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Teaching the Clean

One of the most technically difficult movements to learn and perform well, the clean is also one of the most beneficial. It’s a dynamic blend of strength and power development, full body mobility, and precise proprioception. It’s no surprise it’s often referred to as one of the most athletic lifts.

Starting new athletes in the clean can be a tricky endeavor due to it’s many moving parts. Here at PLT4M, we like to start at the “top” with the most basic element of the clean and work our way down over time.

Thus, we begin by teaching the “High Hang Power Clean” – basically focusing on the jump and pull with a catch in our front rack position. We introduce this movement in parts:

Hands & Feet:
The athlete’s feet should be in a neutral position directly under the hips. Their hands should be at least “thumb-swiping” distance from the thighs on the bar, with the arms hanging long and loose from the shoulders.

Position 1/Jumping Position:
From here, we instruct the athlete to simply “soften” the knees, or bend them slightly. The torso remains vertical, we’re not looking to lean forward, here. It is just a little 2 inch dip of the hips.

Pull & Catch:
We tell the athlete to jump with the legs while pulling the bar up the torso. Cue them to try and pull their shirt up with the bar, keeping the elbows high and outside. Once the bar has reached chest height, we shoot the elbows through and assume a quarter squat position – also known as the power position.

Even breaking it down to these most basic pieces, you will see many different athletes exhibiting many different faults, From here, it’s easier to identify individual issues and fix with each athlete, rather that try and break the movement down even further.

Fault 1 – Scarecrow vs Zombie:
One of the most common issues you’ll see with new athletes is the tendency to reverse curl the bar as opposed to the proper high pull. First, cue the athlete to mimic a Scarecrow, not a Zombie (elbows high and outside – video here: https://youtu.be/r2bFx9iJBQI). If the visual cue doesn’t work, provide them with a tactile cue, placing a physical obstruction like a pvc pipe in the way, forcing the bar to travel upward instead of out from the body.

Fault 2 – Starfish Catch
The next most common issue relates to hip and foot position on the catch. Often, athletes will jump the feet out wide in an effort to stabilize the weight. While this is instinctual for many, it puts them in an unsafe position under load, and also limits their ability to move weight. Cue them to avoid this starfish catch, and jump from hip-width to shoulder or squat width (video here: https://youtu.be/gA2PyfCHeps). There are a number of ways to fix this issue. You can use a tactile cue by placing your foot or other obstacle in the way of excessive width, or a visual cue with a taped target area on the floor.

Once we’ve mastered the high hang power clean, we can much more easily begin to introduce the other variations – moving all the way down to a full squat clean from the floor.

Always remember that we are looking to instill great mechanics before we add serious loading. Set good habits and the weight will come!

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Deadlift Technique Drill

At PLT4M, we’re total sticklers for proper deadlift form. We love the lift as a tool for developing raw strength as well as a rigorous reinforcement of core stability, posterior chain mobility, and spinal alignment and posture.

Too often, though, we see young athletes pulling heavy loads off of the ground with sub-par technique or worse. Not only are they sacrificing maximum potential force production with inefficient movement, they are putting themselves at the very real risk of legitimate injury.

In order to combat this risk, we like to spend time drilling our “pulling” technique anytime we get the chance.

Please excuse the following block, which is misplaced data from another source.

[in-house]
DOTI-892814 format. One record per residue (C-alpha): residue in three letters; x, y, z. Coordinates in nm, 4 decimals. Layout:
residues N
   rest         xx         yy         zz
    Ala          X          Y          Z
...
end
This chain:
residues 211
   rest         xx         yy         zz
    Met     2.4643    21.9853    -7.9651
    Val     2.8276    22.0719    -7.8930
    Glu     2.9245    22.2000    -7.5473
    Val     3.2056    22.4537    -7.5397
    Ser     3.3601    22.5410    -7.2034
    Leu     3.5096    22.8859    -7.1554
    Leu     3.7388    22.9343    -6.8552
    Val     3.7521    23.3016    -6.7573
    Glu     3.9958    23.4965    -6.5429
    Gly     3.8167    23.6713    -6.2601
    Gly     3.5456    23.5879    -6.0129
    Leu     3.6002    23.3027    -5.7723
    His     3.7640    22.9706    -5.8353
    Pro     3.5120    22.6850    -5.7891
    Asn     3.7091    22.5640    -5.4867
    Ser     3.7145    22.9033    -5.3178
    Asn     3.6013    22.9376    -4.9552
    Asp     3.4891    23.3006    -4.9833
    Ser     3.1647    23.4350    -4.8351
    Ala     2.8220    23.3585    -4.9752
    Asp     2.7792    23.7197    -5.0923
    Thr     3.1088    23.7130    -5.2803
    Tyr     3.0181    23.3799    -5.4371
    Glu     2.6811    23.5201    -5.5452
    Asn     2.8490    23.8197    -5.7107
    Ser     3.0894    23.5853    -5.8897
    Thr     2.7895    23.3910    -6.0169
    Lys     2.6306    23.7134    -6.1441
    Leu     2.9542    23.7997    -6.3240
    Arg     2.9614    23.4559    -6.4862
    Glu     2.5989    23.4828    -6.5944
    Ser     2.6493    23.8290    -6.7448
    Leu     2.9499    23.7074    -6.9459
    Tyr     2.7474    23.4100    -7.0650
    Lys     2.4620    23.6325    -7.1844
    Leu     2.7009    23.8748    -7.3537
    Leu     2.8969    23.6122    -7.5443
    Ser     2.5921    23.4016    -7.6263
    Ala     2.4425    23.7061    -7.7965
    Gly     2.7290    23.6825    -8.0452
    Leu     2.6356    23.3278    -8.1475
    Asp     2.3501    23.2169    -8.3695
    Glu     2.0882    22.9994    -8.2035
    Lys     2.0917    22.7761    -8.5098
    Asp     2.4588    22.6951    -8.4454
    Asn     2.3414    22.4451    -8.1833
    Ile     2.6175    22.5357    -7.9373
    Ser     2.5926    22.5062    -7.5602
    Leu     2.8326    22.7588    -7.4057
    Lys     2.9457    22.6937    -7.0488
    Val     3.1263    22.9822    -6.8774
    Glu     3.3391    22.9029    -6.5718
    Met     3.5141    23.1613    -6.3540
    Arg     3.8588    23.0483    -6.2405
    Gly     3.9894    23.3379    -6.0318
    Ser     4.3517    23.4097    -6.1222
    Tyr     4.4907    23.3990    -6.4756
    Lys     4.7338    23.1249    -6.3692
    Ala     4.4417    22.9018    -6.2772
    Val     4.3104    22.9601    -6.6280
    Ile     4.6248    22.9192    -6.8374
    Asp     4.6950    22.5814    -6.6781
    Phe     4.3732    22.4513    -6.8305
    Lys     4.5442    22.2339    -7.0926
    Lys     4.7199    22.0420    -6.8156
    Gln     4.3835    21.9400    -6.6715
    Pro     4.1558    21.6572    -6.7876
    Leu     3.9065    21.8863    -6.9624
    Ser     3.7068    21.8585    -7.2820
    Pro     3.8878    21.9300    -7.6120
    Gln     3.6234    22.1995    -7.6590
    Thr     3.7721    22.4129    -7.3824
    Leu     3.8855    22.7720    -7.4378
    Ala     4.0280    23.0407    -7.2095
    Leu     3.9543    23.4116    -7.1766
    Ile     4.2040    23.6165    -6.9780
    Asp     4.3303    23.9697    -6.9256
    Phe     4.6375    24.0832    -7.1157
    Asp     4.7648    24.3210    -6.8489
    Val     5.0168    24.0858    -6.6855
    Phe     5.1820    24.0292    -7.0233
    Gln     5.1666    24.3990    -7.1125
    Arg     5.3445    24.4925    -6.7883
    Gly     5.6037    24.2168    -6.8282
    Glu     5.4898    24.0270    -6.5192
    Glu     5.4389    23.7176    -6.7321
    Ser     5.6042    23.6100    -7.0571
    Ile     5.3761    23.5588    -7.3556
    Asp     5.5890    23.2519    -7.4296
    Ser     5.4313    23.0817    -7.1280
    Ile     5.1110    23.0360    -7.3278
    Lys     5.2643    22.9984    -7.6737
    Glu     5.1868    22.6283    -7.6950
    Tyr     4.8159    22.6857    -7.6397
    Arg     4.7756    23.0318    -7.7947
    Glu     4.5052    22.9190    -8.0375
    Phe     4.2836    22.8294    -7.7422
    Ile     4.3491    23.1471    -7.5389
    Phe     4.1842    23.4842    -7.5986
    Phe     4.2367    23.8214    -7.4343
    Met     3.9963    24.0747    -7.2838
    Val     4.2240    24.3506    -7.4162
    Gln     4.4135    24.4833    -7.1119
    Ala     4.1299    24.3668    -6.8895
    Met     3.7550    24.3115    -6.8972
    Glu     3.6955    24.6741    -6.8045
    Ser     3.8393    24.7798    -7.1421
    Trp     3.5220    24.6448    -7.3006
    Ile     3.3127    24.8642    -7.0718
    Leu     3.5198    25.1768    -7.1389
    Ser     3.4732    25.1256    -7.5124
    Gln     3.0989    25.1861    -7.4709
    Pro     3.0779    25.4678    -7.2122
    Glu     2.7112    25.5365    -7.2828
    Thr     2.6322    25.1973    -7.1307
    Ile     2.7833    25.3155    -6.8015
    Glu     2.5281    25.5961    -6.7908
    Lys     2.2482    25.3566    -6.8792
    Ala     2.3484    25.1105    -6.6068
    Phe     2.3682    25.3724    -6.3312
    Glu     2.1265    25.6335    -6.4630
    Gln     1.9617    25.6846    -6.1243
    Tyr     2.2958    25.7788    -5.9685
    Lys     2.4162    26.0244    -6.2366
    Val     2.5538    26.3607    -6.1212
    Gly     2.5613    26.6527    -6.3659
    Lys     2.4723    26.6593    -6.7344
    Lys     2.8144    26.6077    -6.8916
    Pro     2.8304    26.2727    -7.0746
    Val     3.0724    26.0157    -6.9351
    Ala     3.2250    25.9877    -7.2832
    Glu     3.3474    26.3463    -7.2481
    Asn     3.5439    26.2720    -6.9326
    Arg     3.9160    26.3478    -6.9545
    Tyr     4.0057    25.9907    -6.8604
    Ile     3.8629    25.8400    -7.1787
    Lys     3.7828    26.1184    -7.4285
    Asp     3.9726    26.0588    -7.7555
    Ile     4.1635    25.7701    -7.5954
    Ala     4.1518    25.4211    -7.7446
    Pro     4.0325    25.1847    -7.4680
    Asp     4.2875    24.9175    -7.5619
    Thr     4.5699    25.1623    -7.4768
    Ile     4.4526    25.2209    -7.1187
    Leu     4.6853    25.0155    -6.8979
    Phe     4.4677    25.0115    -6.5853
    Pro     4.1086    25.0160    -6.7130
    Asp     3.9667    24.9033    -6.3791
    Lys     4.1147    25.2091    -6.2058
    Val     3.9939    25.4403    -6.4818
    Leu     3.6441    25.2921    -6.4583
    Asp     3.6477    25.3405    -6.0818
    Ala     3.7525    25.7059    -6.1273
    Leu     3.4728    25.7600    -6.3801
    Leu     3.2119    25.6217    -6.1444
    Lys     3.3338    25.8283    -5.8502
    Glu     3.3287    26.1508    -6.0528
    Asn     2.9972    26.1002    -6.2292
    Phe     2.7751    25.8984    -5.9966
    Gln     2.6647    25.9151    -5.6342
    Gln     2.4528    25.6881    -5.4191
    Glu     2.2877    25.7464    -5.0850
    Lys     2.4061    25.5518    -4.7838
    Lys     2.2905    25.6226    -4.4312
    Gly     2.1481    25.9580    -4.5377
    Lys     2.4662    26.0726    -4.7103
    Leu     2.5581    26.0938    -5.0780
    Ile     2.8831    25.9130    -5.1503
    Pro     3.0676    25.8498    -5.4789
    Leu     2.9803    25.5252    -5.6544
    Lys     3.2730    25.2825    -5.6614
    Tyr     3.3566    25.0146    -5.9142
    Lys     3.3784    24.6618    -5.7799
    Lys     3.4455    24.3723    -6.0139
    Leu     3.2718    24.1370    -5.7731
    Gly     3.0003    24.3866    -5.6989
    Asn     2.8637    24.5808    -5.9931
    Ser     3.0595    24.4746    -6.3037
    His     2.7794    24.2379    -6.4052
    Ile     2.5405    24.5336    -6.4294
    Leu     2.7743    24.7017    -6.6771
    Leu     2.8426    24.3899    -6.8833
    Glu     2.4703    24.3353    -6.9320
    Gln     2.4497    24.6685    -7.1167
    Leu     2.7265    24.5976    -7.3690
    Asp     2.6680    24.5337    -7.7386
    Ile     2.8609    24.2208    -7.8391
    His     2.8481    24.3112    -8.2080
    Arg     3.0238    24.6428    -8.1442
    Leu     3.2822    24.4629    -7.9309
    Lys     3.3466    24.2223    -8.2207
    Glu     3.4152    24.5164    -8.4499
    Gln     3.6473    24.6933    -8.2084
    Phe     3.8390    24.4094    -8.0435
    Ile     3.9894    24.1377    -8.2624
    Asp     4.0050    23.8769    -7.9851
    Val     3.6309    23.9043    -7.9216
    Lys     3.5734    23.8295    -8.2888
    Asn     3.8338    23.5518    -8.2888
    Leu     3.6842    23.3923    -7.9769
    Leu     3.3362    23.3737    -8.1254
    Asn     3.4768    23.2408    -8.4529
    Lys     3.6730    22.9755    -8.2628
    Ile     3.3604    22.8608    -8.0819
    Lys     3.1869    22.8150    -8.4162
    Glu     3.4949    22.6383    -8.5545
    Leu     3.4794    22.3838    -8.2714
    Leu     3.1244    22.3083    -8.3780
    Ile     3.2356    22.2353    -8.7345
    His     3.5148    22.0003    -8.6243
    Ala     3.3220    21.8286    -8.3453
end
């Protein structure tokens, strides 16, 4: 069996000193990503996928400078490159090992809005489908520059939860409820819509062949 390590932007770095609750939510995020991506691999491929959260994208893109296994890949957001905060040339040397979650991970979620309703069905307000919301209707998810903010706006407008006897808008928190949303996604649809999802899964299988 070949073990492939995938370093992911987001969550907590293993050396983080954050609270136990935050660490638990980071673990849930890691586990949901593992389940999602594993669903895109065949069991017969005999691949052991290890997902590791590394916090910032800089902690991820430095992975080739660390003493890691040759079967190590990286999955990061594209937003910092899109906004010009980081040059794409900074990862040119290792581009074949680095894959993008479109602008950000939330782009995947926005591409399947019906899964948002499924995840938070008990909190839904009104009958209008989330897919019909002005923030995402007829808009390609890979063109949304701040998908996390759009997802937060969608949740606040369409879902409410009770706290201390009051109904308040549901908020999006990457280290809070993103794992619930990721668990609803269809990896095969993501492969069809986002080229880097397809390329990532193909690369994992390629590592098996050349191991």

Here we have a complete drill for athletes to correct or improve their positions while warming up for heavier loading. With a PVC pipe or empty barbell, perform 5 slow reps of each of the following:

1.Top-Half Deads (Like an RDL, from hip crease to the knee). Focus on pushing the hips back, keeping the bar on the quads, knees remain where they are, lumbar curve maintained.

2. Bottom-Half Deads (mid-shin or ground to the knee). Focus on pushing the floor away, instead of pulling the bar off the ground. Hips and shoulders should rise together, maintaining a good flat back.

3. Pausing Deads. Combine the two movements, with a deliberate pause at the knee.

4. Full Deadlifts. Blend both pieces into one fluid movement. Focus on returning the bar the exact same way you pick it up.

Still having trouble with an athlete even after utilizing this drill and trying some fixes? Not sure what the problem is? Give us a shout, we’d be happy to consult!

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Teaching the Thruster

The Thruster.

Arguably one of our favorite movements, as well as one of the most challenging in almost any training scenario. The thruster is a true full body movement that combines a full-depth squat with a press to lockout overhead. It is a serious “bang for buck” movement when it comes to athletic development.

Most obviously, it develops raw strength through a complete range of motion. Athletes see gains in the below parallel front squat action as well as the shoulder to overhead press. Being such a compound movement, though, the thruster is also super demanding of the core. Midline stabilization is as much a part of the movement as anything else.

It also doubles as a power development movement. Basically, the thruster is a dynamic coupling of individual strength pieces. The power transfer from our squat through a strong hip extension (like a push press or jerk) to make the bar weightless is what allows an athlete to perform reps at volume without experiencing undue fatigue. We are working to improve power output and economy of movement.

Also worth mentioning is the mobility component. The front squat and the shoulder to overhead press both require and work to develop range of motion and stability within almost every joint in the body.

Lastly, and certainly not least, the thruster can be used in a conditioning or stamina sense for the entire body. At light loads, the movement can be performed repetitively at high speed (anaerobic capacity) or for serious aerobic volume. Or it can be performed at heavier loading for less reps within a larger set of movements. We are able to train an athlete’s ability to move his or her body, as well as an external load, under general fatigue, in a number of different settings.